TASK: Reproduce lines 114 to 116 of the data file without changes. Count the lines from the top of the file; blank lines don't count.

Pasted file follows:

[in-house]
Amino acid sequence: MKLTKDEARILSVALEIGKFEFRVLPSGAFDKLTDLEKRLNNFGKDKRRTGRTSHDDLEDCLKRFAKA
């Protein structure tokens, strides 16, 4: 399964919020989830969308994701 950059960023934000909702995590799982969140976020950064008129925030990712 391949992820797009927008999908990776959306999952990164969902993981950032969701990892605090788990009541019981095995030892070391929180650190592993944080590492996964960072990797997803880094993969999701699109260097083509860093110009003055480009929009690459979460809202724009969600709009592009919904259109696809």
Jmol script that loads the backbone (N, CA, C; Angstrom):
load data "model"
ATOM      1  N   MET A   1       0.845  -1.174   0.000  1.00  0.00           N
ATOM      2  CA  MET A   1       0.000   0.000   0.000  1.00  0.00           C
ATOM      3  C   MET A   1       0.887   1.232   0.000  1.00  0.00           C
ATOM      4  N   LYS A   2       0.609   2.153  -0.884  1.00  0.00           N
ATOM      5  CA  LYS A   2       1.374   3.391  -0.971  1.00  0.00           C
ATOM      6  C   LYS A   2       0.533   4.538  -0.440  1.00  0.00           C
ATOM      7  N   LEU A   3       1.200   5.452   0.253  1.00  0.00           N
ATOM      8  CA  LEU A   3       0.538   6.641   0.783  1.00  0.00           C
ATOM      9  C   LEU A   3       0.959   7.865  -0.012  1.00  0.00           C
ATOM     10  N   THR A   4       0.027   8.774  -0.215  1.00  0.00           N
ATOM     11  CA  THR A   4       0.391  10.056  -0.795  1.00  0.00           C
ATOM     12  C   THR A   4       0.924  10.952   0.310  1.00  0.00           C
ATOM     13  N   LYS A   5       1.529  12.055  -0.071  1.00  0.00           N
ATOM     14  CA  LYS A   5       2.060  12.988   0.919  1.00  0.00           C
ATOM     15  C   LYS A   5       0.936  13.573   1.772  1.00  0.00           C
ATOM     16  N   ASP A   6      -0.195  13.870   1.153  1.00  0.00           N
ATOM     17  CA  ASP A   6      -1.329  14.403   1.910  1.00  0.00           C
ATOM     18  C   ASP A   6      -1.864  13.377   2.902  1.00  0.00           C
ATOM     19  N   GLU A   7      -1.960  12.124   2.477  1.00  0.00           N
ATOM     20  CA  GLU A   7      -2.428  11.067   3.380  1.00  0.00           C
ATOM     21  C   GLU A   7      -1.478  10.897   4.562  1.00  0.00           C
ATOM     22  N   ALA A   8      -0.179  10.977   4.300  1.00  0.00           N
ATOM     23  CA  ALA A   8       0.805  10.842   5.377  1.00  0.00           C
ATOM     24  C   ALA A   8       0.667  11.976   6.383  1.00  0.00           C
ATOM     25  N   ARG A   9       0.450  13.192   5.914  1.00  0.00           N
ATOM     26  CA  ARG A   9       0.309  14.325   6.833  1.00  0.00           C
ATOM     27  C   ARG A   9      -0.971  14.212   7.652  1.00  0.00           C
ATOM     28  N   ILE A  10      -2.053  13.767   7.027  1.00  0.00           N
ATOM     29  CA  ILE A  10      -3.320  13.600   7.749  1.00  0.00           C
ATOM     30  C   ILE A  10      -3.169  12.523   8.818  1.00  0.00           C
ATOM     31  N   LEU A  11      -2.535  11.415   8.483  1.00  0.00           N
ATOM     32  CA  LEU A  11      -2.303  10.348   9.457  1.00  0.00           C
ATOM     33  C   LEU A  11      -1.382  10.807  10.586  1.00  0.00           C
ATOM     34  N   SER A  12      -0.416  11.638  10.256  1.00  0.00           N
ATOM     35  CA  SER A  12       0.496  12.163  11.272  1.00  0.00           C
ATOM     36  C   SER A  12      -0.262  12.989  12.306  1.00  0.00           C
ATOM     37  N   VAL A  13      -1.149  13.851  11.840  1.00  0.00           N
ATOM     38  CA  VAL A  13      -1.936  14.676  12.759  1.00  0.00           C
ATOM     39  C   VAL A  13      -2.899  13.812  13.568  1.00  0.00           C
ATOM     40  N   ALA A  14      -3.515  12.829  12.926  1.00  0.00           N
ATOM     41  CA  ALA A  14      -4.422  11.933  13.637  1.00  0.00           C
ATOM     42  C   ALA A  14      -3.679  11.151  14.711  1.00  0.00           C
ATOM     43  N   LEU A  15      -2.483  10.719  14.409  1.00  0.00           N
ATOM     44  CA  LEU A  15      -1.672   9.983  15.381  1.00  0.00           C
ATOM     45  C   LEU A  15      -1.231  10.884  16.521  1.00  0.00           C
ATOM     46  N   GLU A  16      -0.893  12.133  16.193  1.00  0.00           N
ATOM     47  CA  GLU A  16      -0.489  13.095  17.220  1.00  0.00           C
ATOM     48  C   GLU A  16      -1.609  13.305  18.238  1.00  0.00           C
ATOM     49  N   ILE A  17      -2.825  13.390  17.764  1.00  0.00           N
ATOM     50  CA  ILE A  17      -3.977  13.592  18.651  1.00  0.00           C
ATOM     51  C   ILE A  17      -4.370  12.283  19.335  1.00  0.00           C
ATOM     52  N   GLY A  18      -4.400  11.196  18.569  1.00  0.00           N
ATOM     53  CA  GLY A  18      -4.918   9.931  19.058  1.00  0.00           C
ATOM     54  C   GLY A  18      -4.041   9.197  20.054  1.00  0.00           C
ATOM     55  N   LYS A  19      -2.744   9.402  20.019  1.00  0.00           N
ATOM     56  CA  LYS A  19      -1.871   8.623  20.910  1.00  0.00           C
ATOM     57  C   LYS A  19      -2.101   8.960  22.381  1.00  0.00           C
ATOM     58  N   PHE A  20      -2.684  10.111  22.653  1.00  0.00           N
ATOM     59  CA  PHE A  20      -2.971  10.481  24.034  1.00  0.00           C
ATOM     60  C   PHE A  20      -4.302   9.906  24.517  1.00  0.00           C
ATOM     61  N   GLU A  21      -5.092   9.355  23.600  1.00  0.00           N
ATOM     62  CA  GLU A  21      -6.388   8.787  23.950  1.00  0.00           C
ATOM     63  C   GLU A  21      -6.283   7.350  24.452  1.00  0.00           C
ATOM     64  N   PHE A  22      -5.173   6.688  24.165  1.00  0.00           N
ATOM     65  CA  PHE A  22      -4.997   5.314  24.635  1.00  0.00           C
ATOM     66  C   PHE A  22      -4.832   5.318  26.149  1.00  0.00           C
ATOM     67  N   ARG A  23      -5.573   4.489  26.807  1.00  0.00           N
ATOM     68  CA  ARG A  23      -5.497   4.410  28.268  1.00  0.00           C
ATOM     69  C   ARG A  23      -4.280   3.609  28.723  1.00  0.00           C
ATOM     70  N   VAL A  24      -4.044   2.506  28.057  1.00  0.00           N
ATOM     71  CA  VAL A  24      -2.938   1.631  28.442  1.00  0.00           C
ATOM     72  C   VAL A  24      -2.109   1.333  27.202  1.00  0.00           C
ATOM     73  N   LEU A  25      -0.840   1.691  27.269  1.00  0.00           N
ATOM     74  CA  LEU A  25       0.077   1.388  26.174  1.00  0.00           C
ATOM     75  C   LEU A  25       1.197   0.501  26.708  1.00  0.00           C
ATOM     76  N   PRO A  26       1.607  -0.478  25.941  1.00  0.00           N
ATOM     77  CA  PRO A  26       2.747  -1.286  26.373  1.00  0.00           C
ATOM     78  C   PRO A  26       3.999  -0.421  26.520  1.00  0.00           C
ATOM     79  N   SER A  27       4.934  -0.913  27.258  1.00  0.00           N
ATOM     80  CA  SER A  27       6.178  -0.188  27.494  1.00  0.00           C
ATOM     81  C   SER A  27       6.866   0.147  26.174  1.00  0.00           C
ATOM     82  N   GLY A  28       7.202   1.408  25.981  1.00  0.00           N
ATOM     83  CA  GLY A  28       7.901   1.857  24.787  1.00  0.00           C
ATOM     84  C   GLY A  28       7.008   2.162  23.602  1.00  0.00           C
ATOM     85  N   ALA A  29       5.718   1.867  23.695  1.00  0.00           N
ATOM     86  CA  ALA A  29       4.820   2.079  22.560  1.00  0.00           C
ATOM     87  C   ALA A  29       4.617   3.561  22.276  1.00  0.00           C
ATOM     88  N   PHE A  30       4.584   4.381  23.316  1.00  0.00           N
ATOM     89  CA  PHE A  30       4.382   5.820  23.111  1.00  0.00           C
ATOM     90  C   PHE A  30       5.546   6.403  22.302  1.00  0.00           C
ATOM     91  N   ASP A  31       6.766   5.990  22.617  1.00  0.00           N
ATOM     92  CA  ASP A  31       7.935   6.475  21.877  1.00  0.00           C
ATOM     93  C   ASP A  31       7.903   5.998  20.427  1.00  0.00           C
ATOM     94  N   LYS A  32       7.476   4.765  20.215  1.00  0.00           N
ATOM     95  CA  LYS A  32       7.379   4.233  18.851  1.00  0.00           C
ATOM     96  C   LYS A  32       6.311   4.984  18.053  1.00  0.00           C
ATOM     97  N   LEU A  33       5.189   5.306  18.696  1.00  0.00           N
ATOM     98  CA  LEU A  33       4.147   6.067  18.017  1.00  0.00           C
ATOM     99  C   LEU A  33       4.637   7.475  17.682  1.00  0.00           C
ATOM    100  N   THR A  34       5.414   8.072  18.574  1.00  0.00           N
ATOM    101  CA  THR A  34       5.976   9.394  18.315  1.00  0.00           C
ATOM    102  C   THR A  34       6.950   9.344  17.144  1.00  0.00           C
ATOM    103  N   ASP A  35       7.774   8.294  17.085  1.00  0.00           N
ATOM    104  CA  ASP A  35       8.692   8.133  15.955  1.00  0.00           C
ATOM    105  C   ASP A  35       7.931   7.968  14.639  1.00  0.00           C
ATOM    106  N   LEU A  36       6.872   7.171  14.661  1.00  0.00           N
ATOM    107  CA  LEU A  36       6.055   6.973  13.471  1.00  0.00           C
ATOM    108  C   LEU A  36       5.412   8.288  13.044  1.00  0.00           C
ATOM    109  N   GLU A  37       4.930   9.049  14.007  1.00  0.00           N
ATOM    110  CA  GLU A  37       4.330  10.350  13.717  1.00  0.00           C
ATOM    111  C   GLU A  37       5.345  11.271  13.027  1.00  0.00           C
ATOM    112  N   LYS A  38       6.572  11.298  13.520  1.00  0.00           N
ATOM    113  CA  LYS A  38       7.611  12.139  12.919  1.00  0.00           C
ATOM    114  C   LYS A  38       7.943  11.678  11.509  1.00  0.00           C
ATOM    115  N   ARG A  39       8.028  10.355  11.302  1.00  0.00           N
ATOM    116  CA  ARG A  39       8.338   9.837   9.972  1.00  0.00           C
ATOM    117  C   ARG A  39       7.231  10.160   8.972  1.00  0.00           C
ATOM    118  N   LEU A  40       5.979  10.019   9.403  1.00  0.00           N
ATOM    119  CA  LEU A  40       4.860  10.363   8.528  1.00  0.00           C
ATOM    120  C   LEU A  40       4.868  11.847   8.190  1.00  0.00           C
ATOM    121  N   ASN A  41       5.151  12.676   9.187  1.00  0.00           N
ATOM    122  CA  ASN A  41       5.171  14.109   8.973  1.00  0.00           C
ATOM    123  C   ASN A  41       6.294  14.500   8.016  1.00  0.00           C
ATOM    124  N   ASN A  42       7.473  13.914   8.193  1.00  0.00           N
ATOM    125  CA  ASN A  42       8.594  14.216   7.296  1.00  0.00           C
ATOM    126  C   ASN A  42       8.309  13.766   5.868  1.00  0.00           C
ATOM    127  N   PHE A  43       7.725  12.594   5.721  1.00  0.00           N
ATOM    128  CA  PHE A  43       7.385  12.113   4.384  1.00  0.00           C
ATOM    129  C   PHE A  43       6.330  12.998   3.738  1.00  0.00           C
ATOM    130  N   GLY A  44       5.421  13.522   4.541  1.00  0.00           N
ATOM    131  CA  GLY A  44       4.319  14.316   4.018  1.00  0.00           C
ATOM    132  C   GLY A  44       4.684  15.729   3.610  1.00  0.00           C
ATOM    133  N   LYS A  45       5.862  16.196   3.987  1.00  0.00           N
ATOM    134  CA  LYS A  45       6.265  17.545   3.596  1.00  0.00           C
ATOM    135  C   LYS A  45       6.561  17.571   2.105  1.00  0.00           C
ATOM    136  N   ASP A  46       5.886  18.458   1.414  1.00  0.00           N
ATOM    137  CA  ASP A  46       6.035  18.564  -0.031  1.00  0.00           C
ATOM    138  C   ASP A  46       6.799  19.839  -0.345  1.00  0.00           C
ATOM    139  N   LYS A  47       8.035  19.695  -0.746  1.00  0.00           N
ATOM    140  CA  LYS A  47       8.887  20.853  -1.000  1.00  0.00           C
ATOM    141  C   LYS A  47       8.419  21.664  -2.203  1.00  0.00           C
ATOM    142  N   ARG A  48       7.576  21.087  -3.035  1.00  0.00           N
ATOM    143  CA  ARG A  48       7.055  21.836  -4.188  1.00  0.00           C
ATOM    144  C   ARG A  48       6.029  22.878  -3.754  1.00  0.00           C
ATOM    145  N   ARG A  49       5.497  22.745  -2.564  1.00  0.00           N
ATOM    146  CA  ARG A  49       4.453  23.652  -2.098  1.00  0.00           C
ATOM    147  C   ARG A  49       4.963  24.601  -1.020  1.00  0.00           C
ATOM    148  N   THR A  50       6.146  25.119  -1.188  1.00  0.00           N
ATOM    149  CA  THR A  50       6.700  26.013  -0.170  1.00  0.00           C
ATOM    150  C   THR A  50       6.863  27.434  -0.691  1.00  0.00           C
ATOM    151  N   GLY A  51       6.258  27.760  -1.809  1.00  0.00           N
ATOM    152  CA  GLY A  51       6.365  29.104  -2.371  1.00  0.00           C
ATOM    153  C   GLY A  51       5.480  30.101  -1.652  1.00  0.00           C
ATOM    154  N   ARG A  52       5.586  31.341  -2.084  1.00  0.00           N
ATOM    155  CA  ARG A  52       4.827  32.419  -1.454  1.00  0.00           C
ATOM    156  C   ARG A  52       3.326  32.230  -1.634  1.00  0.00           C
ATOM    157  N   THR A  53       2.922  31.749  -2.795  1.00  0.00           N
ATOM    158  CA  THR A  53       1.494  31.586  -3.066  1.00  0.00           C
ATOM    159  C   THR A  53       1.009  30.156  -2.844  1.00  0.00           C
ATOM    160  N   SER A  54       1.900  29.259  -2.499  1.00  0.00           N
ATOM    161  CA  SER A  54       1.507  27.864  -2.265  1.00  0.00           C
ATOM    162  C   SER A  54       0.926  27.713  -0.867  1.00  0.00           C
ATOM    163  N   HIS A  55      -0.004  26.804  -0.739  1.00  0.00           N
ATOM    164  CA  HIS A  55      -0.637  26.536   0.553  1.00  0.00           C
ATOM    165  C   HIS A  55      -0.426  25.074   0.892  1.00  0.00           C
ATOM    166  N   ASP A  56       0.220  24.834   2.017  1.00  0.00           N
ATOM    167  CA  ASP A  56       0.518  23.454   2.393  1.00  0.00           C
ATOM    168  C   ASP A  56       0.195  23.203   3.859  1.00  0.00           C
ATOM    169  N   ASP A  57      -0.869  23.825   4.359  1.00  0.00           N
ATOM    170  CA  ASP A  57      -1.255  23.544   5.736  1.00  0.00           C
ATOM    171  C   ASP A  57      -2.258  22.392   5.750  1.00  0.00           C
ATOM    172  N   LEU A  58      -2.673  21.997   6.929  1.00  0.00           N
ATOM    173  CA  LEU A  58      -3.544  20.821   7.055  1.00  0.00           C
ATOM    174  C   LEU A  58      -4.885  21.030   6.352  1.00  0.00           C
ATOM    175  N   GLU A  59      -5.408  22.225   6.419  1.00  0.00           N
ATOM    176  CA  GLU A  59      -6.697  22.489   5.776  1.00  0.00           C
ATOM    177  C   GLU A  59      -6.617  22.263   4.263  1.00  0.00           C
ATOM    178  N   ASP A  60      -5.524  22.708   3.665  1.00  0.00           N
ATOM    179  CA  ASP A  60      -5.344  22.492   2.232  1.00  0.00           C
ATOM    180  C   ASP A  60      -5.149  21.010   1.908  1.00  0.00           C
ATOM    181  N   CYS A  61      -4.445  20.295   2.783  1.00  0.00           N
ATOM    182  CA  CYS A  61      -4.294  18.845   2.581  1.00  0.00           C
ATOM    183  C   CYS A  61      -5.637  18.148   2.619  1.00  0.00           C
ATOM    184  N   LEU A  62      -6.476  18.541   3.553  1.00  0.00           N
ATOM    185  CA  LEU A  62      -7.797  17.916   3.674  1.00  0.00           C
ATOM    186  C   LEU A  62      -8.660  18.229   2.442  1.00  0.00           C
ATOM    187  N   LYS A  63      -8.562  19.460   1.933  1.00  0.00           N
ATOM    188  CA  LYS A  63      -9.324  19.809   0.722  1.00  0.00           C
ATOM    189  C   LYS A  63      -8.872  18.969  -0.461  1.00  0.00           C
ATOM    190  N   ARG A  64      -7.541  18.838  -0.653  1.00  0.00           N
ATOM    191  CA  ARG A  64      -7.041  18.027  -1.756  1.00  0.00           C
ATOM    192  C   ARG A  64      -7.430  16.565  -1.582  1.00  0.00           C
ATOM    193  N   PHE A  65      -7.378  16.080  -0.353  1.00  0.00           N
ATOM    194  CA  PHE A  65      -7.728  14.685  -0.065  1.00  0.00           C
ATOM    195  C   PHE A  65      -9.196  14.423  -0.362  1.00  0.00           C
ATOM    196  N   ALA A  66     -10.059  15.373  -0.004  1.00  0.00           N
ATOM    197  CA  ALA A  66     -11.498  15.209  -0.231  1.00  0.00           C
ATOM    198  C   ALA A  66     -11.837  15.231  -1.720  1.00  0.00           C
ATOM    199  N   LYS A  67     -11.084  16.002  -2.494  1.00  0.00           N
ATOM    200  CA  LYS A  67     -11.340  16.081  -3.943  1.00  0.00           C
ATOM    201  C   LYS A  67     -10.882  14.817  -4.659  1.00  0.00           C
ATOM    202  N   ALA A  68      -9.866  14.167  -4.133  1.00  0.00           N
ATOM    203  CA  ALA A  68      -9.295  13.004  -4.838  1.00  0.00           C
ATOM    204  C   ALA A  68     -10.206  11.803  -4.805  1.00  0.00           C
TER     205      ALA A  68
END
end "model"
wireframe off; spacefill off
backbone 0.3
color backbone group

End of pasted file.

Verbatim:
ATOM    109  N   GLU A  37       4.930   9.049  14.007  1.00  0.00           N
ATOM    110  CA  GLU A  37       4.330  10.350  13.717  1.00  0.00           C
ATOM    111  C   GLU A  37       5.345  11.271  13.027  1.00  0.00           C